WordWieldingWriter

United States

Message to Readers

I would like to know what I did well on in terms of writing, as well as what I should improve on. If I got any scientific facts wrong, please let me know and send me a link to a reliable source. I am not looking for political debates, as this is not what this piece is about.

For Florida

March 9, 2018

PROMPT: Solastalgia

4
I grew up in Florida.
​It's a wonderful state, with so much to do. There's the Disney parks for when you're in the mood for some commercialized, family-friendly fun, the beaches for sunbathing, surfing, and socialization, the forests and swamps for when you're feeling adventurous. It's a state full of unique natural wonders from underground aquifers, the source of most of our water, to the mangroves in our wetlands that provide a vital ecosystem for copious amounts of wildlife. The Florida Everglades are the only place in the world where alligators and crocodiles live together in the wild.
​However, I realized just this past year that all of this is one day going to be gone.
​2017 saw the wrath of Hurricane Harvey, which terrorized Texas, a region that hardly sees hurricanes. Later that year, I experienced the might of Hurricane Irma, a powerful natural disaster that swept through the southeastern United States. I remember sitting at home with the air conditioner down, the power out for at least five days. Following Irma came many other devastating hurricanes, such as Maria, which infamously ravaged Puerto Rico, and Ophelia, which arrived on the coasts of Ireland and the United Kingdom, a rare occurrence for hurricanes.
​Why was 2017 receiving so many hurricanes? As many Floridians know, hurricanes are formed over warm water and follow certain paths, losing momentum as they travel over land. As our oceans were warming, hurricane season bombarded the world with storm after storm, sometimes in places that had never received them.
​2017 also experienced one of the warmest winters in recent history. According to NOAA, temperatures that February were the second highest in a 123-year period, the hottest being in 1954. Temperatures in the Arctic have increased as well, oftentimes above freezing, due to the warming of the atmosphere, which traps gases such as carbon dioxide and methane. This is especially concerning, as melting ice caps mean rising sea levels. Already, cities in southern Florida, such as Miami, are trying to combat flooding in the streets. And for a state like Florida, which is below sea level, time is running out faster for us than many other places in the United States. Although the subject of climate change has become increasingly controversial as it becomes intertwined with politics, it's also becoming harder to deny.
​In addition, climate change is not the only problem Florida faces.
​As stated before, Florida's water supply comes mainly from underground aquifers. The water bottling industry has grown prosperous in Florida, due to the readily available and cheap supply of water here, though these low costs come at an even greater expense.
​These aquifers exist because Florida is founded on limestone- a kind of sedimentary rock with a high calcium carbonate content, the same material found in seashells. As rocks go, limestone is soft and porous, allowing water to seep through. This acts as a natural filtration system, providing us with clean water at a lower cost.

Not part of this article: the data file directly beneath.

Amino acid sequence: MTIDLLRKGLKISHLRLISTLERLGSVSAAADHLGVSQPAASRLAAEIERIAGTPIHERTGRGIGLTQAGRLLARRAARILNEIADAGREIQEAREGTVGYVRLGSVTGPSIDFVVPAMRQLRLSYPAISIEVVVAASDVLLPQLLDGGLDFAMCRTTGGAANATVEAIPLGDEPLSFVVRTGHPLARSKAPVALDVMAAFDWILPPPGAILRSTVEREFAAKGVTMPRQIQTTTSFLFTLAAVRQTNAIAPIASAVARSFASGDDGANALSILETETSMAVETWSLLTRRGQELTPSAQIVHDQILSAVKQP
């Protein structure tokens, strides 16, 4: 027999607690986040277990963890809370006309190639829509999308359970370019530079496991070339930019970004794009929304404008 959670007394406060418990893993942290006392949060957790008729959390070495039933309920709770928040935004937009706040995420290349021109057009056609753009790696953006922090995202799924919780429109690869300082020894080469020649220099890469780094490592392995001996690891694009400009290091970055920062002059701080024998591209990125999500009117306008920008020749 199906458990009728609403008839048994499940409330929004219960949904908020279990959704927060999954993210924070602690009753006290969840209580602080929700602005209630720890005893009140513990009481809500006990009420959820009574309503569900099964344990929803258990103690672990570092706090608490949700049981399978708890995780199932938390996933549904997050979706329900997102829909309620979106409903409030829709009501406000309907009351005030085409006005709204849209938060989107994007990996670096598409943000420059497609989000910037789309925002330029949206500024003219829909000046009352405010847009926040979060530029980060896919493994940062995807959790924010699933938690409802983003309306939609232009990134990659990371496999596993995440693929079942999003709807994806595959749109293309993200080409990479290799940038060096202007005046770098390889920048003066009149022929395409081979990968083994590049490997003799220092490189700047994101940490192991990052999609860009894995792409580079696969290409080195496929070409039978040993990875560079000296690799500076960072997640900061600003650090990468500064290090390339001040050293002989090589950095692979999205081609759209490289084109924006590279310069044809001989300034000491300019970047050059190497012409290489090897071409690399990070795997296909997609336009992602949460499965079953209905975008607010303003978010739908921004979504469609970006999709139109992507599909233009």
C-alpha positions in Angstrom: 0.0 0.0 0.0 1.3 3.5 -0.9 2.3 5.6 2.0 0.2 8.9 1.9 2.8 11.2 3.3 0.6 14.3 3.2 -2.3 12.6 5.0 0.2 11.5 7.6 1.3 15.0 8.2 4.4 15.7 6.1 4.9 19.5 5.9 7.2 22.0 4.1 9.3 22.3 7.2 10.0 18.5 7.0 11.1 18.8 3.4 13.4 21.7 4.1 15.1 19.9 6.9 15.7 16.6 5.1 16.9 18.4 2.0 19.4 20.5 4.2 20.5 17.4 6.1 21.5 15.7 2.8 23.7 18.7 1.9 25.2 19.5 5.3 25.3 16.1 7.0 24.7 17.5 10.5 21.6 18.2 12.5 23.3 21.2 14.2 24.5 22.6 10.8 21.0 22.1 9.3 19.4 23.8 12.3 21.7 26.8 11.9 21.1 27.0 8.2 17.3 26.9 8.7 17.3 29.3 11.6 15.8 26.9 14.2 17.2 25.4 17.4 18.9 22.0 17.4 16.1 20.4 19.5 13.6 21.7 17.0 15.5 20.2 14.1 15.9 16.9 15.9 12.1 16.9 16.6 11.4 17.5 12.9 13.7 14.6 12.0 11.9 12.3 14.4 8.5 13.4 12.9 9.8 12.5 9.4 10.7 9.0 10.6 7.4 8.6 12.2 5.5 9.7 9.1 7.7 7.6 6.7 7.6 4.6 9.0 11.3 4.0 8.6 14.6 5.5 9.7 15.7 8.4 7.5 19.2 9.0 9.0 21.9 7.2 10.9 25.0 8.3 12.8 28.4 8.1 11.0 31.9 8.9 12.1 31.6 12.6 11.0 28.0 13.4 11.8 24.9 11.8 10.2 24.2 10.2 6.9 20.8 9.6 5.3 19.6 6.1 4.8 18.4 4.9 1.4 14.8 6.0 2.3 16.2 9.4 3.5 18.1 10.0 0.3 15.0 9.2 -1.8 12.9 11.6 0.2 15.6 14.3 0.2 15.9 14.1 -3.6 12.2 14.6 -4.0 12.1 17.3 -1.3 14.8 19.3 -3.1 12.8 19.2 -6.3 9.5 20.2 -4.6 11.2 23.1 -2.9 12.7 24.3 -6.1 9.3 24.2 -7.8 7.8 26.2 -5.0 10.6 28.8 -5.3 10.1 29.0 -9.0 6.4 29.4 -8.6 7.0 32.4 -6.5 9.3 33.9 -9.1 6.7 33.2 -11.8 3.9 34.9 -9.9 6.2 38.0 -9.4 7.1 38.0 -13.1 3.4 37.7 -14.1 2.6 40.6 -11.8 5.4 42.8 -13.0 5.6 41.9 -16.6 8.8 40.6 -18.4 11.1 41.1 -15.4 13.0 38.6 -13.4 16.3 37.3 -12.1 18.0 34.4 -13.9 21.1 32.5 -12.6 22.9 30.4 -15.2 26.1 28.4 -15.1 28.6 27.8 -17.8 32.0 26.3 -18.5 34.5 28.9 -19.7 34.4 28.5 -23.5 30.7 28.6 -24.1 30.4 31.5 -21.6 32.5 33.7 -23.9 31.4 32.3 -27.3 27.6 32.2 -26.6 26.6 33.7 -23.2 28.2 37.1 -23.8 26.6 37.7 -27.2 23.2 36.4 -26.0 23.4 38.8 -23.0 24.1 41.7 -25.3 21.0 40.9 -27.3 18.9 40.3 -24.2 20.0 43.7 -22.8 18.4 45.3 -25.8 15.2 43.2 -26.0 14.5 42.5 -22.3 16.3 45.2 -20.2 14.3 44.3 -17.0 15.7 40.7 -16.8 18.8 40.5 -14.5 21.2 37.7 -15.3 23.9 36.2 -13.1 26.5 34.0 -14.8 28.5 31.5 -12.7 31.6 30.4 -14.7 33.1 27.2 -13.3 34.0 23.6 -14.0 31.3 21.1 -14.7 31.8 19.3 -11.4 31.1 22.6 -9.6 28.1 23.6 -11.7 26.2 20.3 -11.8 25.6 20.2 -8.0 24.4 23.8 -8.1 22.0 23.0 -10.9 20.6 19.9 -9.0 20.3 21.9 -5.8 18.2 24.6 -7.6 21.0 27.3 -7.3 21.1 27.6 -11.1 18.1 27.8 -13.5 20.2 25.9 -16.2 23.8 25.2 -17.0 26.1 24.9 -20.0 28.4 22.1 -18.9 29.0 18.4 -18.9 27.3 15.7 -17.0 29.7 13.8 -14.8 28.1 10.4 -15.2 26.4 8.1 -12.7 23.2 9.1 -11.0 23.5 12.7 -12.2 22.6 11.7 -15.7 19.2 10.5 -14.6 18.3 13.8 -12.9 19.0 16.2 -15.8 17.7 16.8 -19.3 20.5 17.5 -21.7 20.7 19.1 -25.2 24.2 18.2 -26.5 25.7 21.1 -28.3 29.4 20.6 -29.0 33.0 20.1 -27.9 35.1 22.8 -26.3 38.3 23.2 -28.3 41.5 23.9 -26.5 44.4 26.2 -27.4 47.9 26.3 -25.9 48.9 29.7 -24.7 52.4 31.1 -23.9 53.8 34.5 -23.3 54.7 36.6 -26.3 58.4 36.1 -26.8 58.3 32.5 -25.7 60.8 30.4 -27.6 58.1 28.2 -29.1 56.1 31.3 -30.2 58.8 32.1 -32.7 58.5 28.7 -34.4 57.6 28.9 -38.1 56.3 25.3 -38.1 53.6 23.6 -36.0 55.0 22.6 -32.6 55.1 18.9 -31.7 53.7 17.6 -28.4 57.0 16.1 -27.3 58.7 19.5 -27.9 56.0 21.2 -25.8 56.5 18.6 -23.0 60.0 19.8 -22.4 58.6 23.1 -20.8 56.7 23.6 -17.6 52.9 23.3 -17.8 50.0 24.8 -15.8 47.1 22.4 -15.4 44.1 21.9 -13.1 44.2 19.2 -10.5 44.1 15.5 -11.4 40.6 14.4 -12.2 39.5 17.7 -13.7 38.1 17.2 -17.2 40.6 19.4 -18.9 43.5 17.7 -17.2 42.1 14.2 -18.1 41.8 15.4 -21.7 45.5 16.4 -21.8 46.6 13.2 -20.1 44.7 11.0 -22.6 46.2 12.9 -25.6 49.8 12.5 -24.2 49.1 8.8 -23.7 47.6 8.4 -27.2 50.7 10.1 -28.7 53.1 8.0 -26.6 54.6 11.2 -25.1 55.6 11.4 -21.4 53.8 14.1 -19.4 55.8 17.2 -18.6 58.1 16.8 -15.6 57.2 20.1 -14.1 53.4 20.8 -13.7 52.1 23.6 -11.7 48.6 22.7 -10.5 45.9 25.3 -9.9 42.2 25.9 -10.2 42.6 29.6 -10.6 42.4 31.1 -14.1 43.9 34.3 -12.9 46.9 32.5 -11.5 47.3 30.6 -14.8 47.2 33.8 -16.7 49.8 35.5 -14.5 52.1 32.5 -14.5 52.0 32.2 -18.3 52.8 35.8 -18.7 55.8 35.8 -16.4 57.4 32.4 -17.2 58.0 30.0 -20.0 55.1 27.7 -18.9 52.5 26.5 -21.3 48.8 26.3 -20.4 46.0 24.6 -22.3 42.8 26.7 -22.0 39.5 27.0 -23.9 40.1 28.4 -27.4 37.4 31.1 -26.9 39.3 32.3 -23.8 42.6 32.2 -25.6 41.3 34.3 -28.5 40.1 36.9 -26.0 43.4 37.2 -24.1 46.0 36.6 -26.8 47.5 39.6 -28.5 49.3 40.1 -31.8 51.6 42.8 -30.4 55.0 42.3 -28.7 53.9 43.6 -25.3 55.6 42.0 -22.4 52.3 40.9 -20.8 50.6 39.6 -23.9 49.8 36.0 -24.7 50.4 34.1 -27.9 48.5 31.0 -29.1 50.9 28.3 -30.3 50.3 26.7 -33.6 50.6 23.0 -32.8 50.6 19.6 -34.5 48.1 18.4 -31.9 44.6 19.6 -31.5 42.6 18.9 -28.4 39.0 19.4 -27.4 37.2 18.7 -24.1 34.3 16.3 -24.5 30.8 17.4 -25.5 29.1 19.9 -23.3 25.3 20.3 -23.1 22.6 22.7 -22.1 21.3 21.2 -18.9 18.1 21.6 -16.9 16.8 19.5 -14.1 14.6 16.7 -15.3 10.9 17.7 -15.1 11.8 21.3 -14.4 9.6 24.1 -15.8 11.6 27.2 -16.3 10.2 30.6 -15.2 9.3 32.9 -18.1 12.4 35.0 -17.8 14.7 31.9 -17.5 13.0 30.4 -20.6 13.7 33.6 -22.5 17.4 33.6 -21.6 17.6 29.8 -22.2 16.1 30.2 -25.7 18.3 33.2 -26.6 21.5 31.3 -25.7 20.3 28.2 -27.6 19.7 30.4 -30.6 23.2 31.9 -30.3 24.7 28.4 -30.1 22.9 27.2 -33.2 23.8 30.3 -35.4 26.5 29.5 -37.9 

​However, limestone can easily dissolve through exposure to acid and harmful chemicals. Due to the fertilizers and pesticides used to sustain our agricultural industries, such as farming cattle, celery, and oranges, these chemicals can easily seep into the ground, contaminating the water and dissolving the limestone, causing sinkholes to open up.
​These problems, as well as many others, have existed all my life, though I have become increasingly aware of them while taking an AP Environmental Science class. In every unit, we learned of the destructive consequences of human actions, and it became apparent that one species- our species- is responsible for the degradation of an entire planet, the only one that we know of that is capable of sustaining life.
​In Florida, the effects of a changing environment are visible all around us. Lakes are often left desolate and cloudy as a result of a process called hypoxia, where chemicals cause algae to infest the water, resulting in an ultimate depletion of oxygen. Duplexes and condominiums tower where forests once stood only a decade ago. The weather grows ever unpredictable. 
​This is especially distressing to me, because this is where I grew up. This is where I spent my childhood. Children of the future may never experience my memories of combing the shores of Sanibel Island for seashells, or hiking through pine-and-palmetto forests to see a red-tailed hawk swoop overhead, or learning about the wonders of the marvelous mangrove trees. In the future, Sanibel may be underwater, the pine-and-palmetto forests may be replaced with those of concrete, and the mangrove trees may be declared extinct. In the future, my memories of Florida may be reduced to just that- memories.
​I don't care about climate change because of politics, and I don't care about the environment because people say I should. I care because this is where I live. I care because of the mighty alligators, the sawgrass forests, and the cry of a whip-poor-will bird after dark. I care because of my friends and family, and their descendants, and those who come after them.
I care because this is Florida, and this is my home.
 
* Sources include the websites of CNN, NOAA, Miller and Spoolman's Living With the Environment ​AP Environmental Science textbook (2011) and firsthand experience.
 

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